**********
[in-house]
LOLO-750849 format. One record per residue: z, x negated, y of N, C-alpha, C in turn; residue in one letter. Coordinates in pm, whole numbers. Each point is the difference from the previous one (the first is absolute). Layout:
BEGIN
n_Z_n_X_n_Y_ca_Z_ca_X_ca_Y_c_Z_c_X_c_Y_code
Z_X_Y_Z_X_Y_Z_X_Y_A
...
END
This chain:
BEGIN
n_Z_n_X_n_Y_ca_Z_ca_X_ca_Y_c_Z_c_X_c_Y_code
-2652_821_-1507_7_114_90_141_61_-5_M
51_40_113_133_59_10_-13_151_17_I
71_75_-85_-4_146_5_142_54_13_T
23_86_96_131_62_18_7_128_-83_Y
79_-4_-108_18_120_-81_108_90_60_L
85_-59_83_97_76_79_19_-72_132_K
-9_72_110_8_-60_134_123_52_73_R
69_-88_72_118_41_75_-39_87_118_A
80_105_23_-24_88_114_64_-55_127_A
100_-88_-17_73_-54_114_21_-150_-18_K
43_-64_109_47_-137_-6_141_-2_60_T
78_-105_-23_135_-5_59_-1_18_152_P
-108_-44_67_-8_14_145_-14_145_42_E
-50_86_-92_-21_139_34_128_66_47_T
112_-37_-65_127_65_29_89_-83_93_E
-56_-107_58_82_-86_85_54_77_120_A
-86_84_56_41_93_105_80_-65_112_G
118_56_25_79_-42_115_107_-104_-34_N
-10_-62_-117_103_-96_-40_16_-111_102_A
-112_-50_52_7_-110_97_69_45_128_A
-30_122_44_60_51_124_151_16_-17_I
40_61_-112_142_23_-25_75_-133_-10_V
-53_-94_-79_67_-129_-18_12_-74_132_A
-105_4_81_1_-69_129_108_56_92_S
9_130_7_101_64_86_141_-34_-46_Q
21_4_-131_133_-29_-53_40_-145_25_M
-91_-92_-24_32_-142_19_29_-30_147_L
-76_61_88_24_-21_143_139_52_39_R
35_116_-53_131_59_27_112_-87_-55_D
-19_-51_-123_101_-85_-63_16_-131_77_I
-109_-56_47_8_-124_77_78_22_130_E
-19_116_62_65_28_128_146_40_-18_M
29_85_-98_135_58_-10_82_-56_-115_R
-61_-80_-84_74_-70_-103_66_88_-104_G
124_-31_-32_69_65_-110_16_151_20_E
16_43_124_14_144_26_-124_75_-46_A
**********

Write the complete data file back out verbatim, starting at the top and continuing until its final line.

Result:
[in-house]
LOLO-750849 format. One record per residue: z, x negated, y of N, C-alpha, C in turn; residue in one letter. Coordinates in pm, whole numbers. Each point is the difference from the previous one (the first is absolute). Layout:
BEGIN
n_Z_n_X_n_Y_ca_Z_ca_X_ca_Y_c_Z_c_X_c_Y_code
Z_X_Y_Z_X_Y_Z_X_Y_A
...
END
This chain:
BEGIN
n_Z_n_X_n_Y_ca_Z_ca_X_ca_Y_c_Z_c_X_c_Y_code
-2652_821_-1507_7_114_90_141_61_-5_M
51_40_113_133_59_10_-13_151_17_I
71_75_-85_-4_146_5_142_54_13_T
23_86_96_131_62_18_7_128_-83_Y
79_-4_-108_18_120_-81_108_90_60_L
85_-59_83_97_76_79_19_-72_132_K
-9_72_110_8_-60_134_123_52_73_R
69_-88_72_118_41_75_-39_87_118_A
80_105_23_-24_88_114_64_-55_127_A
100_-88_-17_73_-54_114_21_-150_-18_K
43_-64_109_47_-137_-6_141_-2_60_T
78_-105_-23_135_-5_59_-1_18_152_P
-108_-44_67_-8_14_145_-14_145_42_E
-50_86_-92_-21_139_34_128_66_47_T
112_-37_-65_127_65_29_89_-83_93_E
-56_-107_58_82_-86_85_54_77_120_A
-86_84_56_41_93_105_80_-65_112_G
118_56_25_79_-42_115_107_-104_-34_N
-10_-62_-117_103_-96_-40_16_-111_102_A
-112_-50_52_7_-110_97_69_45_128_A
-30_122_44_60_51_124_151_16_-17_I
40_61_-112_142_23_-25_75_-133_-10_V
-53_-94_-79_67_-129_-18_12_-74_132_A
-105_4_81_1_-69_129_108_56_92_S
9_130_7_101_64_86_141_-34_-46_Q
21_4_-131_133_-29_-53_40_-145_25_M
-91_-92_-24_32_-142_19_29_-30_147_L
-76_61_88_24_-21_143_139_52_39_R
35_116_-53_131_59_27_112_-87_-55_D
-19_-51_-123_101_-85_-63_16_-131_77_I
-109_-56_47_8_-124_77_78_22_130_E
-19_116_62_65_28_128_146_40_-18_M
29_85_-98_135_58_-10_82_-56_-115_R
-61_-80_-84_74_-70_-103_66_88_-104_G
124_-31_-32_69_65_-110_16_151_20_E
16_43_124_14_144_26_-124_75_-46_A